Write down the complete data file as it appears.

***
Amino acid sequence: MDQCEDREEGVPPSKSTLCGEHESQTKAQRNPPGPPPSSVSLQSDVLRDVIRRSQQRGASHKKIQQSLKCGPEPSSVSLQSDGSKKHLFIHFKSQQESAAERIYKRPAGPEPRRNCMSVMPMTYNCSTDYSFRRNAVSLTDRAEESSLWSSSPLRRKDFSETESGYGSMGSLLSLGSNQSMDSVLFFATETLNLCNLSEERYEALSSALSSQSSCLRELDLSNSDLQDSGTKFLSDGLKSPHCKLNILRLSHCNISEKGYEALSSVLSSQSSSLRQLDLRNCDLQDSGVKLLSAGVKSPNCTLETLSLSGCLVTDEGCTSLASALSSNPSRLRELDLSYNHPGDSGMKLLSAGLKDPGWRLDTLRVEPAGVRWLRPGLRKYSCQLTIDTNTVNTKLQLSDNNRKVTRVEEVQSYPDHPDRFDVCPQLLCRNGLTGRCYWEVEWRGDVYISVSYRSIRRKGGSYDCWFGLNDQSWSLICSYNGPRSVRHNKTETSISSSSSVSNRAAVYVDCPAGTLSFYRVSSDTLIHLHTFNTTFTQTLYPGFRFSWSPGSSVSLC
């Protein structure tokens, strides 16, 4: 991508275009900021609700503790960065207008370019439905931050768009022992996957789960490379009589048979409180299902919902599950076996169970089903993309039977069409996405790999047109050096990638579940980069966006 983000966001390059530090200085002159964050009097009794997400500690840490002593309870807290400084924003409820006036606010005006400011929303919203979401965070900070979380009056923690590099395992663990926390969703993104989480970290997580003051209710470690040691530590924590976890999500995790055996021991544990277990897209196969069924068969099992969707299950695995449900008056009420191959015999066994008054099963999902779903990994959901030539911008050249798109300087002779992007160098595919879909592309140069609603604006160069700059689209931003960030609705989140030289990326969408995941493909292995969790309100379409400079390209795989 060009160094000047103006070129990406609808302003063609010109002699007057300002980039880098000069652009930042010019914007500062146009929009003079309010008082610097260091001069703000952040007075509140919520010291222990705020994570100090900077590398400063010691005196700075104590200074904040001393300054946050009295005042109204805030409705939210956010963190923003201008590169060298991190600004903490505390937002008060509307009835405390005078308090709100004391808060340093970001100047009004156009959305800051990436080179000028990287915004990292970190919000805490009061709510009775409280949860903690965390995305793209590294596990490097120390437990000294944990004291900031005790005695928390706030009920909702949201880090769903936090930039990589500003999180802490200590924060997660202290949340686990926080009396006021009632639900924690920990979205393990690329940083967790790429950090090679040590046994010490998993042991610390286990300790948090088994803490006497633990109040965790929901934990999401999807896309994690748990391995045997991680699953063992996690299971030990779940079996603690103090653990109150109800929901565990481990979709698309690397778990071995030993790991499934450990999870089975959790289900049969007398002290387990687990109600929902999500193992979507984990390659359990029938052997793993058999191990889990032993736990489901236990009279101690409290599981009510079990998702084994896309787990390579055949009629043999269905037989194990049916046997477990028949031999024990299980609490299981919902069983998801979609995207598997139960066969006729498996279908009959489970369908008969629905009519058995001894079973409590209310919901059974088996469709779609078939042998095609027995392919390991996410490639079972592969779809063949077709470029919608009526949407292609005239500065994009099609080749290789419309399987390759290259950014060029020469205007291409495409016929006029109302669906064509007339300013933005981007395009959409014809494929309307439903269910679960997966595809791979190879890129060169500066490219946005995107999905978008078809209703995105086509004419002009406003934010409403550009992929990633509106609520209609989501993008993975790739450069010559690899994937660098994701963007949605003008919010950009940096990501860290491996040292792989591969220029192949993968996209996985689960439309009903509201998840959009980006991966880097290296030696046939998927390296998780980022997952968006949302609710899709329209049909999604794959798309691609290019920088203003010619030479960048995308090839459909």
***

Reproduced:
Amino acid sequence: MDQCEDREEGVPPSKSTLCGEHESQTKAQRNPPGPPPSSVSLQSDVLRDVIRRSQQRGASHKKIQQSLKCGPEPSSVSLQSDGSKKHLFIHFKSQQESAAERIYKRPAGPEPRRNCMSVMPMTYNCSTDYSFRRNAVSLTDRAEESSLWSSSPLRRKDFSETESGYGSMGSLLSLGSNQSMDSVLFFATETLNLCNLSEERYEALSSALSSQSSCLRELDLSNSDLQDSGTKFLSDGLKSPHCKLNILRLSHCNISEKGYEALSSVLSSQSSSLRQLDLRNCDLQDSGVKLLSAGVKSPNCTLETLSLSGCLVTDEGCTSLASALSSNPSRLRELDLSYNHPGDSGMKLLSAGLKDPGWRLDTLRVEPAGVRWLRPGLRKYSCQLTIDTNTVNTKLQLSDNNRKVTRVEEVQSYPDHPDRFDVCPQLLCRNGLTGRCYWEVEWRGDVYISVSYRSIRRKGGSYDCWFGLNDQSWSLICSYNGPRSVRHNKTETSISSSSSVSNRAAVYVDCPAGTLSFYRVSSDTLIHLHTFNTTFTQTLYPGFRFSWSPGSSVSLC
């Protein structure tokens, strides 16, 4: 991508275009900021609700503790960065207008370019439905931050768009022992996957789960490379009589048979409180299902919902599950076996169970089903993309039977069409996405790999047109050096990638579940980069966006 983000966001390059530090200085002159964050009097009794997400500690840490002593309870807290400084924003409820006036606010005006400011929303919203979401965070900070979380009056923690590099395992663990926390969703993104989480970290997580003051209710470690040691530590924590976890999500995790055996021991544990277990897209196969069924068969099992969707299950695995449900008056009420191959015999066994008054099963999902779903990994959901030539911008050249798109300087002779992007160098595919879909592309140069609603604006160069700059689209931003960030609705989140030289990326969408995941493909292995969790309100379409400079390209795989 060009160094000047103006070129990406609808302003063609010109002699007057300002980039880098000069652009930042010019914007500062146009929009003079309010008082610097260091001069703000952040007075509140919520010291222990705020994570100090900077590398400063010691005196700075104590200074904040001393300054946050009295005042109204805030409705939210956010963190923003201008590169060298991190600004903490505390937002008060509307009835405390005078308090709100004391808060340093970001100047009004156009959305800051990436080179000028990287915004990292970190919000805490009061709510009775409280949860903690965390995305793209590294596990490097120390437990000294944990004291900031005790005695928390706030009920909702949201880090769903936090930039990589500003999180802490200590924060997660202290949340686990926080009396006021009632639900924690920990979205393990690329940083967790790429950090090679040590046994010490998993042991610390286990300790948090088994803490006497633990109040965790929901934990999401999807896309994690748990391995045997991680699953063992996690299971030990779940079996603690103090653990109150109800929901565990481990979709698309690397778990071995030993790991499934450990999870089975959790289900049969007398002290387990687990109600929902999500193992979507984990390659359990029938052997793993058999191990889990032993736990489901236990009279101690409290599981009510079990998702084994896309787990390579055949009629043999269905037989194990049916046997477990028949031999024990299980609490299981919902069983998801979609995207598997139960066969006729498996279908009959489970369908008969629905009519058995001894079973409590209310919901059974088996469709779609078939042998095609027995392919390991996410490639079972592969779809063949077709470029919608009526949407292609005239500065994009099609080749290789419309399987390759290259950014060029020469205007291409495409016929006029109302669906064509007339300013933005981007395009959409014809494929309307439903269910679960997966595809791979190879890129060169500066490219946005995107999905978008078809209703995105086509004419002009406003934010409403550009992929990633509106609520209609989501993008993975790739450069010559690899994937660098994701963007949605003008919010950009940096990501860290491996040292792989591969220029192949993968996209996985689960439309009903509201998840959009980006991966880097290296030696046939998927390296998780980022997952968006949302609710899709329209049909999604794959798309691609290019920088203003010619030479960048995308090839459909």